Chapter 9 : Correlation and Regression
Topics covered in this snacksized chapter:
A correlation is a single number that describes the degree of relationship between two variables.
It is often measured with Pearson’s Correlation Coefficient and it is represented with the letter r.
Where, n equals the number of values.
In this formula:
 Multiply by and sum

 Sum all the scores

 Sum all the scores

 Square all and sum

 Square all and sum

 Square the sum of

 Square the sum of

The different types of correlation are:
When the values of two variables x and y move in the same direction, the correlation is said to be positive.
That is in positive correlation, when there is an increase in x, there will be an increase in y also. Similarly when there is a decrease in x, there will be a decrease in y also.
When the values of two variables x and y move in opposite direction, we say correlation is negative.
That is in negative correlation, when there is an increase in x, there will be a decrease in y. Similarly when there is a decrease in x, there will be an increase in y.
When the change in one variable results in the constant change in the other variable, we say the correlation is linear.
When there is a linear correlation, the points plotted will be in a straight line.
When the amount of change in one variable is not in a constant ratio to the change in the other variable, we say that the correlation is nonlinear.
If there are only two variable under study, the correlation is said to be simple.
When one variable is related to a number of other variables, the correlation is not simple. It is multiple if there is one variable on one side and a set of variables on the other side.
Example:
Relationship between yield with both rainfall and fertilizer together is multiple correlations.
The correlation is partial if we study the relationship between two variables keeping all other variables constant.
Example:
The relationship between yield and rainfall at a constant temperature is partial correlation.
A statistical measure that attempts to determine the strength of the relationship between one dependent variable (usually denoted by Y) and a series of other changing variables (known as independent variables).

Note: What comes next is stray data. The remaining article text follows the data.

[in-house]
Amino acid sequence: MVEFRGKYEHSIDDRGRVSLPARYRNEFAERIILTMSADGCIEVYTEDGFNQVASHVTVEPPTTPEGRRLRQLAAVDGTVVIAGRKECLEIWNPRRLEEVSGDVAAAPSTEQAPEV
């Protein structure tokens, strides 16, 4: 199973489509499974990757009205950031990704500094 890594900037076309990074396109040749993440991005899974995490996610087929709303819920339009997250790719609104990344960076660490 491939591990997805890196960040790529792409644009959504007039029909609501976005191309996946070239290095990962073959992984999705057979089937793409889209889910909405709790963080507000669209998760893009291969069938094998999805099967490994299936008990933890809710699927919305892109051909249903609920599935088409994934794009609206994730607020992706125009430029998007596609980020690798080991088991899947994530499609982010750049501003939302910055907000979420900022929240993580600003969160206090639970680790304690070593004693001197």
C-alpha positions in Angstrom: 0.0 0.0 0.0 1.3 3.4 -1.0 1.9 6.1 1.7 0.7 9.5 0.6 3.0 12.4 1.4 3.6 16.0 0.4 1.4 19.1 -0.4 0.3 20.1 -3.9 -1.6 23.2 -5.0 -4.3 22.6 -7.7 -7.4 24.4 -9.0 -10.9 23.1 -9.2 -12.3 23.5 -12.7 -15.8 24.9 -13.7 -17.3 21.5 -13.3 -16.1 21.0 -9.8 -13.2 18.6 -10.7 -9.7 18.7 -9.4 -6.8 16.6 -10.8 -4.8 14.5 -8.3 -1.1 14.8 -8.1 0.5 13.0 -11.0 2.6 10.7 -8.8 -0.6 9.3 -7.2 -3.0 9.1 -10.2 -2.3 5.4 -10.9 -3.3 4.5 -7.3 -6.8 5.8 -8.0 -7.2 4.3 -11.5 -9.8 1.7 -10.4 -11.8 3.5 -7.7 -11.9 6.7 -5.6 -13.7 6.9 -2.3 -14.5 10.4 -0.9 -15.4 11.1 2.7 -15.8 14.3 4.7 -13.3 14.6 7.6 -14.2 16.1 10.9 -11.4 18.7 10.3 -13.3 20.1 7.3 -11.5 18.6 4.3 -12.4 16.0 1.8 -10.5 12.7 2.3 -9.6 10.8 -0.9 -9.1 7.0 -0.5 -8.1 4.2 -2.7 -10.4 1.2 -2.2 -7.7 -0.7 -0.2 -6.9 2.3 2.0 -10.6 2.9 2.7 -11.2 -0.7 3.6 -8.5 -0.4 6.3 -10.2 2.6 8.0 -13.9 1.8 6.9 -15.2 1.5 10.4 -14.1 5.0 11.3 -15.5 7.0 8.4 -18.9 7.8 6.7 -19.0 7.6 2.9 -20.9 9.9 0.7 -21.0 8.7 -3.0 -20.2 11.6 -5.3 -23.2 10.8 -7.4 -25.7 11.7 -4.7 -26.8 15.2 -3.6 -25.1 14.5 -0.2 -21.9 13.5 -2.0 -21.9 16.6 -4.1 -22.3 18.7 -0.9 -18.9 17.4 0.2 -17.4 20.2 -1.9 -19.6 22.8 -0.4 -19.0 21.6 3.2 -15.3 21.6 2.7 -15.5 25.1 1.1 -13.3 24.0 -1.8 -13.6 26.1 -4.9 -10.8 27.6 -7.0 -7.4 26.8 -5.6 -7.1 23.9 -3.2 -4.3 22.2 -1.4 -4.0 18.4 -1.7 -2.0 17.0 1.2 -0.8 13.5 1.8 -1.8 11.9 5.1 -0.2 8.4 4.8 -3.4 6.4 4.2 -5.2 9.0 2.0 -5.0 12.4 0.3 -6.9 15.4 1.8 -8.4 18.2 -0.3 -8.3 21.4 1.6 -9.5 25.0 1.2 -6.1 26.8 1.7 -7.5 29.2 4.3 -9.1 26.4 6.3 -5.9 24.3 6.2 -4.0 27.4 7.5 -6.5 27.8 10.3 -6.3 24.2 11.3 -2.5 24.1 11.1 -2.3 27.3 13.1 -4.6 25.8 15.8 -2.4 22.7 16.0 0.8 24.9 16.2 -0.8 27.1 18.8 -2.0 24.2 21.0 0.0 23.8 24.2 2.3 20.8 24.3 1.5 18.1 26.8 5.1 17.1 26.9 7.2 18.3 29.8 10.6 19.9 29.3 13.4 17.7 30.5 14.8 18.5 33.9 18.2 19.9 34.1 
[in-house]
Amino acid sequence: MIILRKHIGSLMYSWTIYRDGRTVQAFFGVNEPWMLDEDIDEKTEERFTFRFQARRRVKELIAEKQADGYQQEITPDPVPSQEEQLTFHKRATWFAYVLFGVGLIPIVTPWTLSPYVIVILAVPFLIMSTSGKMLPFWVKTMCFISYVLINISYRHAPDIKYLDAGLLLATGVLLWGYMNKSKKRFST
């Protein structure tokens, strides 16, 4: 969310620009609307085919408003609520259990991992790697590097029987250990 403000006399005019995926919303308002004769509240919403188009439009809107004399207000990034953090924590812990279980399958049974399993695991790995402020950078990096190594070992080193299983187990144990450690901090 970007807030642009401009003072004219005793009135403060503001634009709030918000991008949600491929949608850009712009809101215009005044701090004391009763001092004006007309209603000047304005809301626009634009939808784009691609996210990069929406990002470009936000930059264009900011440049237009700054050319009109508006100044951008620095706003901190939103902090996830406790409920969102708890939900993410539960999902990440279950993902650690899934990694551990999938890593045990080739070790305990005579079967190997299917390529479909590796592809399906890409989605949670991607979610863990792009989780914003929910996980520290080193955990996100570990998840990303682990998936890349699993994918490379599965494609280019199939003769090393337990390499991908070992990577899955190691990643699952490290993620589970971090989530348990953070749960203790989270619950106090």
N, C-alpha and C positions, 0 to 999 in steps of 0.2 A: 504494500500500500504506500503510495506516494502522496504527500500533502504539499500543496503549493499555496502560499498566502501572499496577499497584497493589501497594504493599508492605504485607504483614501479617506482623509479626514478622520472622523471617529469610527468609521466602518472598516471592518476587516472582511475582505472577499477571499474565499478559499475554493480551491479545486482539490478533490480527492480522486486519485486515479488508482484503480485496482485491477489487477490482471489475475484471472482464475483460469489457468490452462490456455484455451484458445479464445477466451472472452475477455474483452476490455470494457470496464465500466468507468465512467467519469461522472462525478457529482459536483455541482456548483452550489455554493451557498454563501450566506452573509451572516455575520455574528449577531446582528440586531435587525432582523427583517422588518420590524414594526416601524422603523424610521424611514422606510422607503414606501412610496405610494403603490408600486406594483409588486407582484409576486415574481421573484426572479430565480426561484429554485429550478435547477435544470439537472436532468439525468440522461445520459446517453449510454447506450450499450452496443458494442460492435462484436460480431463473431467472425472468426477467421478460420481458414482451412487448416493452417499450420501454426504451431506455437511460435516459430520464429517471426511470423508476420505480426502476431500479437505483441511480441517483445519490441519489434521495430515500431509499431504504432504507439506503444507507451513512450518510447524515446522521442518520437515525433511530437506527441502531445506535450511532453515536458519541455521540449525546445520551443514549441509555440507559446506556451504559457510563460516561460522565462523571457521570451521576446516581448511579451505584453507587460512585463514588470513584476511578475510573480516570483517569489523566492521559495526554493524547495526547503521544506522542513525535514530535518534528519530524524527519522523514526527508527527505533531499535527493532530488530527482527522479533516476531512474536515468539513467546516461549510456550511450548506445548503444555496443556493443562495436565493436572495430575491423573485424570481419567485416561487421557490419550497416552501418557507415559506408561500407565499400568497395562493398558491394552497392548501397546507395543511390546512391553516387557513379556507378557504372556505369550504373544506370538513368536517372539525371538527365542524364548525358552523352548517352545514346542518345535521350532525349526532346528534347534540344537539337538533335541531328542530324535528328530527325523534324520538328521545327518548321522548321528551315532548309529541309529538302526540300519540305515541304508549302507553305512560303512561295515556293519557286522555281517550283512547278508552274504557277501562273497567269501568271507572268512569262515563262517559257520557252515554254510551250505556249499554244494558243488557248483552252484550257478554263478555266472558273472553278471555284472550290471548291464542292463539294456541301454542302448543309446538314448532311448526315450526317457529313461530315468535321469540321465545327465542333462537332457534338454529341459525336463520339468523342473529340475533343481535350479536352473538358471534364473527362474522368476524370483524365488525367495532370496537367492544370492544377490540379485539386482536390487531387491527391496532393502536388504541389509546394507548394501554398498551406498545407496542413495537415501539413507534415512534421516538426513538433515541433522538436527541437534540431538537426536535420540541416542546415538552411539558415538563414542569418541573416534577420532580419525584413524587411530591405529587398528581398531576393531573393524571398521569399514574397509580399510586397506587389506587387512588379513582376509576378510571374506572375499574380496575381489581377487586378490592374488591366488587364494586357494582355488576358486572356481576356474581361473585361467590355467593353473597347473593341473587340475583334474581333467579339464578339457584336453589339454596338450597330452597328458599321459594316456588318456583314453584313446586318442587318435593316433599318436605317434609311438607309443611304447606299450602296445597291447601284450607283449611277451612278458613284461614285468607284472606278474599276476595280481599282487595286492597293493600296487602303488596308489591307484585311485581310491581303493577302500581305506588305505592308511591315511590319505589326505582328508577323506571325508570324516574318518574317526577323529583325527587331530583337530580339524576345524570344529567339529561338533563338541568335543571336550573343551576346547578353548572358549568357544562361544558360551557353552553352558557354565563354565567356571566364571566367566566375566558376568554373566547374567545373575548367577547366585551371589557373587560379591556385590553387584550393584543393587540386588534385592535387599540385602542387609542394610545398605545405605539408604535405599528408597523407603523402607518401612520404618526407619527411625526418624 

It analyzes the relationship between two variables: x and y.
 y = a + bx
It takes the input signal and fits an exponential function to it
where, t is the variable along the xaxis.
A quadratic function is a function f (x) of the form for ﬁxed constants a, b, and c.
Simple Linear Regression of one dependent variable (Y) and one independent variable (X).
The model is:
Where,
y= Values of the dependent variable
x_{
}= Values of the independent variable
a, b= “Regression coefficients” (what we want to find)
_{
}= Residual or error
The Coefficient of Determination is the proportion of the total variation in the dependent variable that is explained or accounted for by the variation in the independent variable
 It is the square of the coefficient of correlation.
 It does not give any information about the direction of the relationship between the variables.
A line of best fit is a straight line that best represents the data on a scatter plot.
We measure the fit with the coefficient of determination, r^{2
}.
r^{2
} is the proportion of variation in Y explained by the regression.
 0 indicates no relationship, 1 indicates perfect relationship.
Find individual residuals or errors
Then, the sum of all the residual is
Observed value of the dependent variable for the i^{th
}observation.
Estimated value of the dependent variable for the i^{th
}observation.
The slope of the regression line is calculated by this formula:
Where,
x = Value of independent variables
y = Value of dependent variables
Y
Intercept for the Estimated Regression Equation arrow_upward
Where,
= Mean value for independent variable
= Mean value for dependent variable
Most of the points lie on the line: